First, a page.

Gathering data into a central hub isn't the only way we can use crowdsourcing to help disease. Crowdsourcing computers to process the information are just as important.
The World Community Grid is an effort spearheaded by IBM that asks people to donate the spare computing power of their personal devices to fight disease. When your device is idle, it can do research calculations for scientists, so results that would have taken decades can be had in months. Crowdsourced computers have run simulations of cellular functions to understand diseases like tuberculosis; screened millions of chemical compounds against the target proteins that Zika likely uses to thrive in human bodies and identified genetic markers to help predict cancer.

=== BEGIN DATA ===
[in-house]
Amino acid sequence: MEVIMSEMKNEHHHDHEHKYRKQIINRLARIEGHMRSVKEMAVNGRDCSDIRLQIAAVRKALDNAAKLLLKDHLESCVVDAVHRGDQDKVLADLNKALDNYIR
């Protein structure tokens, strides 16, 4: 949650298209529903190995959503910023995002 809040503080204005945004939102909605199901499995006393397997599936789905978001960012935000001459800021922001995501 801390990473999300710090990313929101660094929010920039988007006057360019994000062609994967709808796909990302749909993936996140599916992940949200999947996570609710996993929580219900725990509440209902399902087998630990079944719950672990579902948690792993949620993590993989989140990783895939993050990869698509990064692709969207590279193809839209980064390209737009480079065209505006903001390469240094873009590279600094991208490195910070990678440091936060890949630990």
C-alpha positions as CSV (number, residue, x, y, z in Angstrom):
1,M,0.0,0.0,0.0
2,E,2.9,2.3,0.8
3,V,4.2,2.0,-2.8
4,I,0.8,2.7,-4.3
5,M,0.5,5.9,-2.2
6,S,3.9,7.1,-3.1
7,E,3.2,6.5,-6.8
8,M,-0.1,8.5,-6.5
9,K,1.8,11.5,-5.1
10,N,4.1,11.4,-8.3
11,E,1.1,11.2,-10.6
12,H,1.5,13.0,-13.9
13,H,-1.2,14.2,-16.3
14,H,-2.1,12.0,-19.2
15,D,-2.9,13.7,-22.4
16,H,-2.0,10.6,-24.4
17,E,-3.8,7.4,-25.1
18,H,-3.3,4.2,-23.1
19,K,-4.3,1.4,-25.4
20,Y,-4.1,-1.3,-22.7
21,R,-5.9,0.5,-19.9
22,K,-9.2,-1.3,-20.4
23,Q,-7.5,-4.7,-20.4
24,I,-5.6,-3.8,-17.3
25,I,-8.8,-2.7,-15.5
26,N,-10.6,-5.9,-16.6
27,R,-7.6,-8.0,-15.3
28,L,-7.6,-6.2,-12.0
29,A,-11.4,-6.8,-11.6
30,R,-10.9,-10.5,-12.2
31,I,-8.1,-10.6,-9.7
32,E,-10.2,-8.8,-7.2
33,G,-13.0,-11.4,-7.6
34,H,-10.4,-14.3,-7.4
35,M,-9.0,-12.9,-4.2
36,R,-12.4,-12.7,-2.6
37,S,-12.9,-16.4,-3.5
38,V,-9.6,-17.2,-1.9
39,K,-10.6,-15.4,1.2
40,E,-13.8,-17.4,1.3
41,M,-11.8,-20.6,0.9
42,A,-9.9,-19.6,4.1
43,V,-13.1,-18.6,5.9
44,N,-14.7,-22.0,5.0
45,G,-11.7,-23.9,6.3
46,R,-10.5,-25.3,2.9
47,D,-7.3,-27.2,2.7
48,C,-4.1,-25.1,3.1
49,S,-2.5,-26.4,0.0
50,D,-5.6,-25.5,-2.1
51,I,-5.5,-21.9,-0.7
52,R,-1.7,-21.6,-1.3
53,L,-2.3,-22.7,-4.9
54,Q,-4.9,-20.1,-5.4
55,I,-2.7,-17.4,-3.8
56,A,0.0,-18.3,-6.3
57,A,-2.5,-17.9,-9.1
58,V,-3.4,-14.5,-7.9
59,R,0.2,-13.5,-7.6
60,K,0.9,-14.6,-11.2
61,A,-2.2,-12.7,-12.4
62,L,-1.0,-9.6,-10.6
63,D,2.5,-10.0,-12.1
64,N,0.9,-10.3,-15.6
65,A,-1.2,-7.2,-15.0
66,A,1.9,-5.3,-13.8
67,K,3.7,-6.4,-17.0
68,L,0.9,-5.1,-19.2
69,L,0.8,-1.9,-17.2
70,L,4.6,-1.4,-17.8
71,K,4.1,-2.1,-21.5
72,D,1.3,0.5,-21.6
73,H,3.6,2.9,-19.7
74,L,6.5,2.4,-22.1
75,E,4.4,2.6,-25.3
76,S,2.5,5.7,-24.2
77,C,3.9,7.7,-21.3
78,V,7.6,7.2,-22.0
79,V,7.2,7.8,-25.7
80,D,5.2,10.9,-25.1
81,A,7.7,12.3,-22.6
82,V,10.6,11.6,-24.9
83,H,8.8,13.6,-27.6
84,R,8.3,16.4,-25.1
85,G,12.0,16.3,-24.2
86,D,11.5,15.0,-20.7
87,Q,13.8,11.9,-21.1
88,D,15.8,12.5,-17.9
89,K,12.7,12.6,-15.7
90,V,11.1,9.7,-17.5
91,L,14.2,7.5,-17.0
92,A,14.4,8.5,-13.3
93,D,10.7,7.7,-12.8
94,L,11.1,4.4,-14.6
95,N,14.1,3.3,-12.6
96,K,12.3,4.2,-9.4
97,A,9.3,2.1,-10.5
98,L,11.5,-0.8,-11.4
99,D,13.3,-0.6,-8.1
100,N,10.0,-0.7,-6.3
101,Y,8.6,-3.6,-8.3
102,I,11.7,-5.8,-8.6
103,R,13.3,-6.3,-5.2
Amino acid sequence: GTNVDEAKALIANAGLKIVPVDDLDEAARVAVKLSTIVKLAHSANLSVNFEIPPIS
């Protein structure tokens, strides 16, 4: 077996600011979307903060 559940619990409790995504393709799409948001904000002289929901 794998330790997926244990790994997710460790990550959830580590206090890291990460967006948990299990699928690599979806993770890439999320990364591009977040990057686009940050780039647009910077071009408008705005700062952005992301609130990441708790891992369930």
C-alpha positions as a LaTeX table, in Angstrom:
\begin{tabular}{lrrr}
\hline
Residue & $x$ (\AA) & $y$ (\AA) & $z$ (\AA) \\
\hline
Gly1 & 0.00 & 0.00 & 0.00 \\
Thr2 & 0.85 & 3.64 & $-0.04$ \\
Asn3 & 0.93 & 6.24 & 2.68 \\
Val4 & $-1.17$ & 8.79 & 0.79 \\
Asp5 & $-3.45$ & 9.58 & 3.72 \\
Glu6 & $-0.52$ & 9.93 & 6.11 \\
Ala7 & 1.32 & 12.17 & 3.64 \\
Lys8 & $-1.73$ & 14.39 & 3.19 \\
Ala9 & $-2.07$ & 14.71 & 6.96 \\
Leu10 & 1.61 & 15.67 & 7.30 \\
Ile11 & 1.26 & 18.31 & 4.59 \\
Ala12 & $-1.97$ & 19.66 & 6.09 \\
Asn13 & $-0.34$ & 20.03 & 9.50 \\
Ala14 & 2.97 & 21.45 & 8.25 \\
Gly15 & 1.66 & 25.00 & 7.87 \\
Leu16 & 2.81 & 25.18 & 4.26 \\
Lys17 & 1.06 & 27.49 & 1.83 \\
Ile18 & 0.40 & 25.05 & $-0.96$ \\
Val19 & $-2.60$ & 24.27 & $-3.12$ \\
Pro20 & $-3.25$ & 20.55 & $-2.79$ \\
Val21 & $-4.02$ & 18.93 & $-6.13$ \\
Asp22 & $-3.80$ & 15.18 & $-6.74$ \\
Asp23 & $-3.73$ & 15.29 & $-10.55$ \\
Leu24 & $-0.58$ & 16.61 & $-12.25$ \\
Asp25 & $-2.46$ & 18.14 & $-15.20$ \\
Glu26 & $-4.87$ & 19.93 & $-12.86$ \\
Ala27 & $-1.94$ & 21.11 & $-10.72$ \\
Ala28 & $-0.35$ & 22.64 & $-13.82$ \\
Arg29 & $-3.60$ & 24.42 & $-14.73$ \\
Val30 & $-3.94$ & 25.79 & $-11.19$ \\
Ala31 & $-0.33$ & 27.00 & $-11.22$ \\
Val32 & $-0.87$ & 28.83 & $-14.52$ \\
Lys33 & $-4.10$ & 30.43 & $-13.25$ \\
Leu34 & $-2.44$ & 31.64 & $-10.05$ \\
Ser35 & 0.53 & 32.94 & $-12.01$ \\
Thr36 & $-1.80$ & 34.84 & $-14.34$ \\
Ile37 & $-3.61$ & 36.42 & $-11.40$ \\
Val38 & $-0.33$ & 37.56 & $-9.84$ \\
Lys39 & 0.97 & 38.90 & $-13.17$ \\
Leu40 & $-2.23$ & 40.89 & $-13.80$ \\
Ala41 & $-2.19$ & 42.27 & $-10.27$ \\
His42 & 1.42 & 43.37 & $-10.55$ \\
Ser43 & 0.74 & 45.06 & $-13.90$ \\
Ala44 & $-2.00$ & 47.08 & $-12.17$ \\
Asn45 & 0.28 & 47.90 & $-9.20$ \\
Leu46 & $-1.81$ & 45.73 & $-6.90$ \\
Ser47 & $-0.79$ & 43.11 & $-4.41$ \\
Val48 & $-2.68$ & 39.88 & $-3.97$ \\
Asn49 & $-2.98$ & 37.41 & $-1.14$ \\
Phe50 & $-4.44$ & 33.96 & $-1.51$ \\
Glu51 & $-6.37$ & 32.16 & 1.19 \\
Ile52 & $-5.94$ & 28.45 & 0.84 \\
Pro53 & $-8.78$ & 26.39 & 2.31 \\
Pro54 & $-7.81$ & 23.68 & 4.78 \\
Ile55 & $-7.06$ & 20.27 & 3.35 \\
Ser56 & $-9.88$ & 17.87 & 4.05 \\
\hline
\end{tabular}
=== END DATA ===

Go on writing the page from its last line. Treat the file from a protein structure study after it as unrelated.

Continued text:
More than 700,000 volunteers have signed on to help with these different projects already [source: World Community Grid]. With the amount of idle time that our collective devices could offer to these causes, this is one way that big data can make a big difference.